Metz is a city in the northeast of France located at the confluence of the Moselle and the Seille rivers. Metz is the capital and the prefecture of both the Lorraine region and the Moselle department. Located near the tripoint along the junction of France, Germany, and Luxembourg, the city forms a central place of the European Greater Region and the SaarLorLux euroregion.
Metz has a rich 3,000-year-history, having variously been a Celtic oppidum, an important Gallo-Roman city, the Merovingian capital of the Austrasia kingdom, the birthplace of the Carolingian dynasty, a cradle of the Gregorian chant, and one of the oldest republics in Europe. The city has been steeped in Romance culture, but has been strongly influenced by Germanic culture due to its location and history.
Because of its historical, cultural, and architectural background, Metz has been submitted on the France's UNESCO World Heritage Tentative List. The city features noteworthy buildings such as the Gothic Saint-Stephen Cathedral with its largest expanse of stained-glass windows in the world, the Basilica of Saint-Pierre-aux-Nonnains being the oldest church in France, its Imperial Station Palace displaying the apartment of the German Kaiser, or its Opera House, the oldest one working in France. Metz is home to some world-class venues including the Arsenal Concert Hall and the Centre Pompidou-Metz museum.
A basin of urban ecology, Metz gained its nickname of The Green City, as it has extensive open grounds and public gardens. The historic city centre is one of the largest commercial pedestrian areas in France.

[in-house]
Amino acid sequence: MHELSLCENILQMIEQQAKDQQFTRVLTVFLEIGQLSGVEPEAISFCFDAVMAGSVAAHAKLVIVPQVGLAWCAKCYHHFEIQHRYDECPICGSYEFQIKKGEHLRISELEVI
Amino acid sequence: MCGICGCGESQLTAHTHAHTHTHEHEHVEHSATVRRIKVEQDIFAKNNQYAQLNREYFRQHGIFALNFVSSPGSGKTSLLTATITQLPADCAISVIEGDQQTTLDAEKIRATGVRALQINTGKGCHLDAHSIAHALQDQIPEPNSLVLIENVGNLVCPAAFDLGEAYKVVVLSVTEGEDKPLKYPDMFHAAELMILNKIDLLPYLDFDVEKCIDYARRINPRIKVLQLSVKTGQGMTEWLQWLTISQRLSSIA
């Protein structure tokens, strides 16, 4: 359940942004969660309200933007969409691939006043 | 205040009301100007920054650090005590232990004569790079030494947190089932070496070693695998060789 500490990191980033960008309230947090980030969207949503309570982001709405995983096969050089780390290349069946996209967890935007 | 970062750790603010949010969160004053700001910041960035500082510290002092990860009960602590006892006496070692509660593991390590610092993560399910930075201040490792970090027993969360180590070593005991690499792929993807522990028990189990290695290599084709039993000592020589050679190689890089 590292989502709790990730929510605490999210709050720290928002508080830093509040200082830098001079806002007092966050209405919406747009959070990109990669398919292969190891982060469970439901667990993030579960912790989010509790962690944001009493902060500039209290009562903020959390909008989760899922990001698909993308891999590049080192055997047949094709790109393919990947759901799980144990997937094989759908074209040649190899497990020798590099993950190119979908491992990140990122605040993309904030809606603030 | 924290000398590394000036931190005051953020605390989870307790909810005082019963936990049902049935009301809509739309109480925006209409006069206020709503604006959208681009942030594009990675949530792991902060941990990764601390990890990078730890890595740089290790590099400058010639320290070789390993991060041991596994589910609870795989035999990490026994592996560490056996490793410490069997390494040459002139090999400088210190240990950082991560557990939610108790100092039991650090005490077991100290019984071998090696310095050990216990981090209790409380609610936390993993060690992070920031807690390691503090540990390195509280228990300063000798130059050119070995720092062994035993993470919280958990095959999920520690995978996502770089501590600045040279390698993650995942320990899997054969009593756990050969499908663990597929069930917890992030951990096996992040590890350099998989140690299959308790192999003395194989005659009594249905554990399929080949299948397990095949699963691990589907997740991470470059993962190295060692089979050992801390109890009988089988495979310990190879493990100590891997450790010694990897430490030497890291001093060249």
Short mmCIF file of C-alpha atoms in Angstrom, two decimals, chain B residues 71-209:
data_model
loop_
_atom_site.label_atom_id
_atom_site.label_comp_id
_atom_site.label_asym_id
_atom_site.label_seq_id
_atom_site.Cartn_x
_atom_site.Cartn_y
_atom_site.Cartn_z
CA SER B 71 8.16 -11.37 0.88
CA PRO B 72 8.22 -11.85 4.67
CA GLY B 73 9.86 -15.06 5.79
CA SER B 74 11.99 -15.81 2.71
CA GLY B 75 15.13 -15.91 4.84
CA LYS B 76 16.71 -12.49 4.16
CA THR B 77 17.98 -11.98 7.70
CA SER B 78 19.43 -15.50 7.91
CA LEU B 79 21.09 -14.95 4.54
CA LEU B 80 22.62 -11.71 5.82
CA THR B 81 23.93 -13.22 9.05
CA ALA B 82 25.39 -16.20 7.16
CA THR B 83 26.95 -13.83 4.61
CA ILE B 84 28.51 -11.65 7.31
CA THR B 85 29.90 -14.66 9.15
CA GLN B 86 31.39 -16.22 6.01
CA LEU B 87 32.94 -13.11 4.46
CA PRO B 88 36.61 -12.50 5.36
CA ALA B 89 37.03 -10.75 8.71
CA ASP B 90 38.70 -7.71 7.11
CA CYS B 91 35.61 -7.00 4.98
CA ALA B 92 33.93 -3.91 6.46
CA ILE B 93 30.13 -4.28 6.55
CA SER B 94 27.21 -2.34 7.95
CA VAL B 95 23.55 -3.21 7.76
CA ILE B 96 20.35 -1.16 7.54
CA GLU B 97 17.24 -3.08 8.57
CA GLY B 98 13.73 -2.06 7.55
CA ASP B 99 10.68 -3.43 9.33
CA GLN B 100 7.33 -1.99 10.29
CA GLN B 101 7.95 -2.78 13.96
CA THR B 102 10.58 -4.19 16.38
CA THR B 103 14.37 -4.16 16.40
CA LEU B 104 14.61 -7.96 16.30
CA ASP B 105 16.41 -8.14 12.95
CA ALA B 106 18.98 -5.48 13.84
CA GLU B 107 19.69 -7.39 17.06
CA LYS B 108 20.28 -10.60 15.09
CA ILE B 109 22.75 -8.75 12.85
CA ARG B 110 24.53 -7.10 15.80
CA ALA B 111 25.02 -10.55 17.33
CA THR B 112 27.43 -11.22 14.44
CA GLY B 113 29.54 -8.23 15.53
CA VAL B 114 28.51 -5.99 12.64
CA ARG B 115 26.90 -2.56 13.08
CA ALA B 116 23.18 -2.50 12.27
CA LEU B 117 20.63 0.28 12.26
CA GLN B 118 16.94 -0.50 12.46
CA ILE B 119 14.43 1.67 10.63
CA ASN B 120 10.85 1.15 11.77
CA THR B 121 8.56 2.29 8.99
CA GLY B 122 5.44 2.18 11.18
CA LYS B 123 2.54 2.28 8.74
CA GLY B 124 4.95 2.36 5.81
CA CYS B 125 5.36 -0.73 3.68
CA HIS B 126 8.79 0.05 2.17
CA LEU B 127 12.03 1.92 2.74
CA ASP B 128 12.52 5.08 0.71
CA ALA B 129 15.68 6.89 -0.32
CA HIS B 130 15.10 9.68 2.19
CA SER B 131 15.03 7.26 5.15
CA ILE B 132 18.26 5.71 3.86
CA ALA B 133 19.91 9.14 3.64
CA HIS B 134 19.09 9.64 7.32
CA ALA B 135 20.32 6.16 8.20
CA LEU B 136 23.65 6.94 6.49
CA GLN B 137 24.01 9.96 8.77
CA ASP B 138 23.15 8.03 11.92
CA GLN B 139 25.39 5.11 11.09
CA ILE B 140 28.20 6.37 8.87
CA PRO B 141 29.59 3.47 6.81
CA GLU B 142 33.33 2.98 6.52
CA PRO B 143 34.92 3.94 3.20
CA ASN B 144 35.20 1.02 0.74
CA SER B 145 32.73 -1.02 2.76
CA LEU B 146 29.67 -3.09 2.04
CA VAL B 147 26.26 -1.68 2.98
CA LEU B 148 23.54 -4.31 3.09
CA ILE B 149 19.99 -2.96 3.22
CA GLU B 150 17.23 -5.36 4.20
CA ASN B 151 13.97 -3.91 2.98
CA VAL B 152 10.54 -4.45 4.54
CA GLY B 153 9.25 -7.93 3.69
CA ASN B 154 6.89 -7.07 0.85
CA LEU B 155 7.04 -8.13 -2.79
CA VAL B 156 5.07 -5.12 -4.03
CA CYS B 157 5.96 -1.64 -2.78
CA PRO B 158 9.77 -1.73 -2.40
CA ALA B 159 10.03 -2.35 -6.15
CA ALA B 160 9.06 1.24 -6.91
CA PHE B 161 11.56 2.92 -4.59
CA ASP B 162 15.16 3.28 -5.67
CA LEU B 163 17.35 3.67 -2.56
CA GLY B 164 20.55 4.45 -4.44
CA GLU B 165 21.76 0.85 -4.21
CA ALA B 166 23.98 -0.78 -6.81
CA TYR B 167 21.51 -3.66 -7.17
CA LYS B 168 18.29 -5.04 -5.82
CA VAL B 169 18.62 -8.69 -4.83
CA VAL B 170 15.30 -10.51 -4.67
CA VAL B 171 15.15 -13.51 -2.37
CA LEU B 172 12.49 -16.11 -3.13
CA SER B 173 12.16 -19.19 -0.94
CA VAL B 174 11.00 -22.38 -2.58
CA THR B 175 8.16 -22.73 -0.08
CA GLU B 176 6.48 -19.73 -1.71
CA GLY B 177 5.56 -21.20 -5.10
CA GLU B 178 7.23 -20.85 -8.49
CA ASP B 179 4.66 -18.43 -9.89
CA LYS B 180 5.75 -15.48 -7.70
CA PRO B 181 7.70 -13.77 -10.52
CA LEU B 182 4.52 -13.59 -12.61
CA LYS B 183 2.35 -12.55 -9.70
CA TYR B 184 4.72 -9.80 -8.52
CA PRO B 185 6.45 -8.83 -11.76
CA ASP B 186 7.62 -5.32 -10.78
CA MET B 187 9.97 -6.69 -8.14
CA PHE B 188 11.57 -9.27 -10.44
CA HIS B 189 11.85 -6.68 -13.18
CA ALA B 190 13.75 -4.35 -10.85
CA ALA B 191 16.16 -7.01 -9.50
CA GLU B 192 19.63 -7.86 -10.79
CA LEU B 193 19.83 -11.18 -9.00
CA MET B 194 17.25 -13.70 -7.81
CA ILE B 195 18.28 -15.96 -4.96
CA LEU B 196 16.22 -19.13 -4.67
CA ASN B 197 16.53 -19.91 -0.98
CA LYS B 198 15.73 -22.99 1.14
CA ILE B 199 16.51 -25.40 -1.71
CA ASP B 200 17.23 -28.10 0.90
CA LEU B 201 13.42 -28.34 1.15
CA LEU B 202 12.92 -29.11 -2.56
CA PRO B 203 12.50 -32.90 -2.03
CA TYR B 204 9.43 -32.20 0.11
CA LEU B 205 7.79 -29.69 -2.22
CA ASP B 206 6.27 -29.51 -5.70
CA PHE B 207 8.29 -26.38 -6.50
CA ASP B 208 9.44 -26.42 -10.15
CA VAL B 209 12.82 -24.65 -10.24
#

A historic garrison town, Metz is the economic heart of the Lorraine region, specialising in information technology and automotive industries. Metz is home to the University of Lorraine and a centre for applied research and development in the materials sector, notably in metallurgy and metallography, the heritage of the Lorraine region's past in the iron and steel industry.
Metz has a recorded history dating back over 3,000 years. Before the conquest of Gaul by Julius Caesar in 52 BC, it was the oppidum of the Celtic Mediomatrici tribe. Integrated into the Roman Empire, Metz became quickly one of the principal towns of Gaul with a population of 40,000, until the barbarian depredations and its transfer to the Franks about the end of the 5th century. Between the 6th and 8th centuries, the city was the residence of the Merovingian kings of Austrasia. After the Treaty of Verdun in 843, Metz became the capital of the kingdom of Lotharingia and was ultimately integrated into the Holy Roman Empire, being granted semi-independent status. During the 12th century, Metz rose to the status of Republic and the Republic of Metz ruled until the 15th century. With the signature of the Treaty of Chambord in 1552, Metz was passed to the hands of the Kings of France. Under French rule, Metz was selected as capital of the Three Bishoprics and became a strategic fortified town. With creation of the departments by the Estates-General of 1789, Metz was chosen as capital of the Department of Moselle. After the defeat of France during the Franco-Prussian War and according to the Treaty of Frankfurt of 1871, the city was annexed into the German Empire, being part of the Imperial Territory of Alsace-Lorraine and serving as capital of the German Department of Lorraine. Metz remained German until the end of World War I, when it reverted to France. However, after the Battle of France during the Second World War, the city was annexed once more by the German Third Reich. In 1944, the attack on the city by the U.S. Third Army freed the city from German rule and Metz reverted one more time to France after World War II.
During the 1950s, Metz was chosen to be the capital of the newly created Lorraine region. With the creation of the European Community and the later European Union, the city has become central to the Greater Region and the SaarLorLux Euroregion.